Figure 2: Exposure to Companies outside of Large Caps
- The primary reason to even consider thematic equities over a broad market portfolio is that one believes the growth of the specific thematic equities should be faster than that of the broad market.
- Cybersecurity risks are omnipresent, and few believe this trend reverses. We have certain geopolitical risks, be it with respect to Russia/Ukraine, the Middle East or places in Asia, whether related to North Korea or Taiwan. We also have criminal actors taking in new generative AI tools and considering how to deploy them for nefarious purposes. So, everyone needs cybersecurity tools. But is there revenue growth in the actual companies that different funds define as focused on cybersecurity?
- If we look at the current companies in WCBR, HACK and CIBR and note both the median and weighted average sales growth figures, we see that WCBR stands out. The WisdomTree Team8 Cybersecurity Index, which WCBR is tracking after fees and expenses, does have a revenue growth metric included within its selection and weighting methodology. Specifically, companies that have been able to indicate two- to three-year revenue growth rates above 20% on an annualized basis tend to see higher weight than those companies that have not been able to generate such growth.
Figure 3: Five-Year Sales Growth as of December 31, 2023
Conclusion: Can the Demand for Cybersecurity Solutions Go Down?
At the 2024 Davos conference, artificial intelligence was a central topic, but we certainly caught the reference from JPMorgan about the amount of money it spends on cyber defense. The bank spends $15 billion on technology every year and employs 62,000 technologists, with many of them focused directly on cybersecurity.5
As I put my hands on the keys to write this blog post, I saw a different headline: “Microsoft Reports Hack by Nation-State Actor.”6
We see the demand for cybersecurity tools increasing. Every firm requires it. Newer companies that focus on many different types of cybersecurity defense could be the most interesting, but we think it’s important that people realize the word “cybersecurity” in a fund’s name does not tell you much in terms of how that fund is focused on the topic.
Figure 4: Further Information Supporting the Comparison of Different Funds
1 Source: WisdomTree December 2023 Performance Report
2 In this context, “the market” refers to the global equity portfolio weighted by market capitalization, which could look like a strategy built to track the returns of the MSCI ACWI IMI Index.
3 Source: WisdomTree U.S. Thematic Update
4 Will Daniel, “The Wall Street bull who called this year’s stock market rally says small-cap stocks could surge 50% over the next year,” Fortune, 12/15/23.
5 Source: Owen Walker, “JPMorgan suffers wave of cyber attacks as fraudsters get ‘more devious,’” Financial Times, 1/17/24.
6 Source: Dean Seal, “Microsoft Reports Hack by Nation-State Actor,” Wall Street Journal, 1/19/24.
Important Risks Related to this Article
There are risks associated with investing, including the possible loss of principal. The Fund invests in cybersecurity companies, which generate a meaningful part of their revenue from security protocols that prevent intrusion and attacks to systems, networks, applications, computers and mobile devices. Cybersecurity companies are particularly vulnerable to rapid changes in technology, rapid obsolescence of products and services, the loss of patent, copyright and trademark protections, government regulation and competition, both domestically and internationally. Cybersecurity company stocks, especially those that are internet-related, have experienced extreme price and volume fluctuations in the past that have often been unrelated to their operating performance. These companies may also be smaller and less experienced, with limited product or service lines, markets or financial resources and fewer experienced management or marketing personnel. The Fund invests in the securities included in, or representative of, its Index regardless of their investment merit, and the Fund does not attempt to outperform its Index or take defensive positions in declining markets. The composition of the Index is heavily dependent on quantitative and qualitative information and data from one or more third parties, and the Index may not perform as intended. Please read the Fund’s prospectus for specific details regarding the Fund’s risk profile.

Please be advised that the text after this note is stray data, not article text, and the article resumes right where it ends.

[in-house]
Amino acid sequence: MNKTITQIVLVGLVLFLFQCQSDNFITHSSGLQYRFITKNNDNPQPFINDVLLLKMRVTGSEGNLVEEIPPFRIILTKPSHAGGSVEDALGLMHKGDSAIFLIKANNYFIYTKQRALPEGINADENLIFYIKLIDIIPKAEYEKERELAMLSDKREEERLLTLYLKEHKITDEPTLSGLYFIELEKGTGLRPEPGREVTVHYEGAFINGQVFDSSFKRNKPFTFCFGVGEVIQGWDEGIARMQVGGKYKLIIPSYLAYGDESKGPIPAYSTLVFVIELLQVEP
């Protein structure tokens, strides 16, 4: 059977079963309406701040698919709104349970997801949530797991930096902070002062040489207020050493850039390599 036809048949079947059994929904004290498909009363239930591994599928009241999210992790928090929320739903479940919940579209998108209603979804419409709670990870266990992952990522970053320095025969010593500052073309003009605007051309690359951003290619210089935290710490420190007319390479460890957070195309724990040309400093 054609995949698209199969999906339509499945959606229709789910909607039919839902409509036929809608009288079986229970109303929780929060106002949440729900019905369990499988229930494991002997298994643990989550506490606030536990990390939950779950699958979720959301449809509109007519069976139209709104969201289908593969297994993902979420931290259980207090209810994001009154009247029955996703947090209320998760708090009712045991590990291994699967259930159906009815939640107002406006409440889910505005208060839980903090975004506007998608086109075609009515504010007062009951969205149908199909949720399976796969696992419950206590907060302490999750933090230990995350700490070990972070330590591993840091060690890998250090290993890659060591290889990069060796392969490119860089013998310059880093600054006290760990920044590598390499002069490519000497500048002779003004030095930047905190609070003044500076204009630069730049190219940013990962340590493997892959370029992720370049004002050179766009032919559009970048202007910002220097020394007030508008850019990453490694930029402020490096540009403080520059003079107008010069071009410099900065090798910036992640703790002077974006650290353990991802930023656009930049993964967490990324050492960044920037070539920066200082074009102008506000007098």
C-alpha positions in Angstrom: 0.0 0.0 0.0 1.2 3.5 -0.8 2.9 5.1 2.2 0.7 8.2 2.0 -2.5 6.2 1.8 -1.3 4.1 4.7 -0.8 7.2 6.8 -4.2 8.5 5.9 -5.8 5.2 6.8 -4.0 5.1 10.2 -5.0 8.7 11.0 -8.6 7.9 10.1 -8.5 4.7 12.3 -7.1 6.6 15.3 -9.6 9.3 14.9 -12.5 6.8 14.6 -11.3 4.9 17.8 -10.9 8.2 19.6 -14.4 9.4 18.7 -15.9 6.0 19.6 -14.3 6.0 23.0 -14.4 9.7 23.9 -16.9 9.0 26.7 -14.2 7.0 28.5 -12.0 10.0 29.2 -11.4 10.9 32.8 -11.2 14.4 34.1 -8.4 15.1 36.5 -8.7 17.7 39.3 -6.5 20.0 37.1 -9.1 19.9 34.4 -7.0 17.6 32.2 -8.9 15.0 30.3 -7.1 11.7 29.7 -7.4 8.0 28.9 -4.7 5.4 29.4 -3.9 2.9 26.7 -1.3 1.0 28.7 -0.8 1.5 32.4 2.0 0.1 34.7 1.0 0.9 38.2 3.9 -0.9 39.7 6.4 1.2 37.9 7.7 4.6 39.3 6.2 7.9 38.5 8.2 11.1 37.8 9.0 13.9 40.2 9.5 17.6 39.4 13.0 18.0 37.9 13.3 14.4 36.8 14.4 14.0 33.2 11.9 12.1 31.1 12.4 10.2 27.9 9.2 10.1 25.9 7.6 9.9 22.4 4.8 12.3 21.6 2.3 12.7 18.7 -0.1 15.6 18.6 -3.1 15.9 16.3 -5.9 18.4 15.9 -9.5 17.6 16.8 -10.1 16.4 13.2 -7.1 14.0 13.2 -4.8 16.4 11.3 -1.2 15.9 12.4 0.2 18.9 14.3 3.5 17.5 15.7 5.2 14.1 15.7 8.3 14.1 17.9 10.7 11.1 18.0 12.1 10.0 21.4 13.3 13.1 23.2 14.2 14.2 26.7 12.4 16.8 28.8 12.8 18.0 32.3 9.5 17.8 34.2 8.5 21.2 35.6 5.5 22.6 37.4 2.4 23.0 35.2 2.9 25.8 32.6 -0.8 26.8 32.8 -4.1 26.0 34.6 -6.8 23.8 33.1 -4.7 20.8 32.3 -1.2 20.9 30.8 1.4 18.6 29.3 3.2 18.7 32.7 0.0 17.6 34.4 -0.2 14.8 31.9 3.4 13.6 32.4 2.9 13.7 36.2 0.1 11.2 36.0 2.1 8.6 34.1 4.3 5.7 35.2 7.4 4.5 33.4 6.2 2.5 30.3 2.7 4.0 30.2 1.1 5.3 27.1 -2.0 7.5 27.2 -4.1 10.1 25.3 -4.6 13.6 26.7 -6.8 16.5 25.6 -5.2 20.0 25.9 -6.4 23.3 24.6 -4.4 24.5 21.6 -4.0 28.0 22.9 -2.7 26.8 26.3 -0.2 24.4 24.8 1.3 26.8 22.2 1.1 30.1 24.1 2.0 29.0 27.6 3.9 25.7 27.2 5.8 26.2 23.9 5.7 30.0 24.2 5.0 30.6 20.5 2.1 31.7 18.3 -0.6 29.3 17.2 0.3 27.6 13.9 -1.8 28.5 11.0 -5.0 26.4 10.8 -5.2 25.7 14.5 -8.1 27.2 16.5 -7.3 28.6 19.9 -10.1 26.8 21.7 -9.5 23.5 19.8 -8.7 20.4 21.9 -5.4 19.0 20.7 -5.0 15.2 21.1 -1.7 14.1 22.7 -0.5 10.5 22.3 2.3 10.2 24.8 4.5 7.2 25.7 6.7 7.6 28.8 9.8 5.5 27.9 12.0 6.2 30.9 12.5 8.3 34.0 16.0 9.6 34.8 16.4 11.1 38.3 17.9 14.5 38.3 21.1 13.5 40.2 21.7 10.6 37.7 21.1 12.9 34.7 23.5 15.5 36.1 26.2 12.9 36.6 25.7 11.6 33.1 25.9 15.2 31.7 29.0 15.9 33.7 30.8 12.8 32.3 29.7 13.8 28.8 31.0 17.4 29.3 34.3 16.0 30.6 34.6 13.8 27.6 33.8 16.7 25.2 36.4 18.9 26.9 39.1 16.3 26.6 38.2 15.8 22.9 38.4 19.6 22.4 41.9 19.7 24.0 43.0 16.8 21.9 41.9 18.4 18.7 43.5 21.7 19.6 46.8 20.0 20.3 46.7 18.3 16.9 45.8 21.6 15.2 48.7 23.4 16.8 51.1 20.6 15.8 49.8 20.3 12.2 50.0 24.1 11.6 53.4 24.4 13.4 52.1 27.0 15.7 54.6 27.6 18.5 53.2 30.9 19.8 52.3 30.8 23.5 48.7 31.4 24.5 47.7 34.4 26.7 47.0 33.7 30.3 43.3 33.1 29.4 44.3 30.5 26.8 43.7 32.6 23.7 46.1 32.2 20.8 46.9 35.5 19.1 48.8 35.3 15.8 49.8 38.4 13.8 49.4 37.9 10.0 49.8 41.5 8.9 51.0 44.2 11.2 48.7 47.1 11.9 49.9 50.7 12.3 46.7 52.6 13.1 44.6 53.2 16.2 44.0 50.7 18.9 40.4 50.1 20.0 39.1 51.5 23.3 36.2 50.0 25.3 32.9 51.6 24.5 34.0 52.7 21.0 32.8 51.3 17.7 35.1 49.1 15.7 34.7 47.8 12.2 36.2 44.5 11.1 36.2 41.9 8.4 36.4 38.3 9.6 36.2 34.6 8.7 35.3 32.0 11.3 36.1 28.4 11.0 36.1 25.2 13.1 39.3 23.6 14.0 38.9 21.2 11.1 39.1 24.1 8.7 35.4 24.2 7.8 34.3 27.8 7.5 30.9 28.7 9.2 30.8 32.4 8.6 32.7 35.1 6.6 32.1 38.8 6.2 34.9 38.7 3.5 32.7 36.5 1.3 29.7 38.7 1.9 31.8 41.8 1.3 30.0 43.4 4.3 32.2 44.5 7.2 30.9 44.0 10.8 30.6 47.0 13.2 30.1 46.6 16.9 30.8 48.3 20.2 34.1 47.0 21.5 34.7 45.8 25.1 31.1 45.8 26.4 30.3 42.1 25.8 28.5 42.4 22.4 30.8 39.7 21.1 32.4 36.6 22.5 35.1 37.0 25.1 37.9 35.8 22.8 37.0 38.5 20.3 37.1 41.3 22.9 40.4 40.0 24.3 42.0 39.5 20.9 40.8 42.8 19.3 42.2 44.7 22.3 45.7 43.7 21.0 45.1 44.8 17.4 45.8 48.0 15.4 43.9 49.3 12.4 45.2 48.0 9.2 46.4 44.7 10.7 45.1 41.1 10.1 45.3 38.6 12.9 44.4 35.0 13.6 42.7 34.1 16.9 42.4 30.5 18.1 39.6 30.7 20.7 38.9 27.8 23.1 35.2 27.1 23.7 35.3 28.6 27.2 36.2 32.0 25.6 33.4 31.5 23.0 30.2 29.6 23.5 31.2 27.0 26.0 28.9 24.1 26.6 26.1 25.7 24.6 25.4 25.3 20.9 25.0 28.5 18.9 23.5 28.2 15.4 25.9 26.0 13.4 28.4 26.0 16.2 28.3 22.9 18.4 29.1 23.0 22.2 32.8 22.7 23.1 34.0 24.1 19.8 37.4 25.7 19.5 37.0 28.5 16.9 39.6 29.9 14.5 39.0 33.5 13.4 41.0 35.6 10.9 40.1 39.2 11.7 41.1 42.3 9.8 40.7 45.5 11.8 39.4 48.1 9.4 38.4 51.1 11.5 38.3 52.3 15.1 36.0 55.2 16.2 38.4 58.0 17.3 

Christopher Gannatti, CFA, Global Head of Research
Christopher Gannatti began at WisdomTree as a Research Analyst in December 2010, working directly with Jeremy Schwartz, CFA®, Director of Research. In January of 2014, he was promoted to Associate Director of Research where he was responsible to lead different groups of analysts and strategists within the broader Research team at WisdomTree. In February of 2018, Christopher was promoted to Head of Research, Europe, where he was based out of WisdomTree’s London office and was responsible for the full WisdomTree research effort within the European market, as well as supporting the UCITs platform globally. In November 2021, Christopher was promoted to Global Head of Research, now responsible for numerous communications on investment strategy globally, particularly in the thematic equity space. Christopher came to WisdomTree from Lord Abbett, where he worked for four and a half years as a Regional Consultant. He received his MBA in Quantitative Finance, Accounting, and Economics from NYU’s Stern School of Business in 2010, and he received his bachelor’s degree from Colgate University in Economics in 2006. Christopher is a holder of the Chartered Financial Analyst Designation.
Editor’s Note: The summary bullets for this article were chosen by Seeking Alpha editors.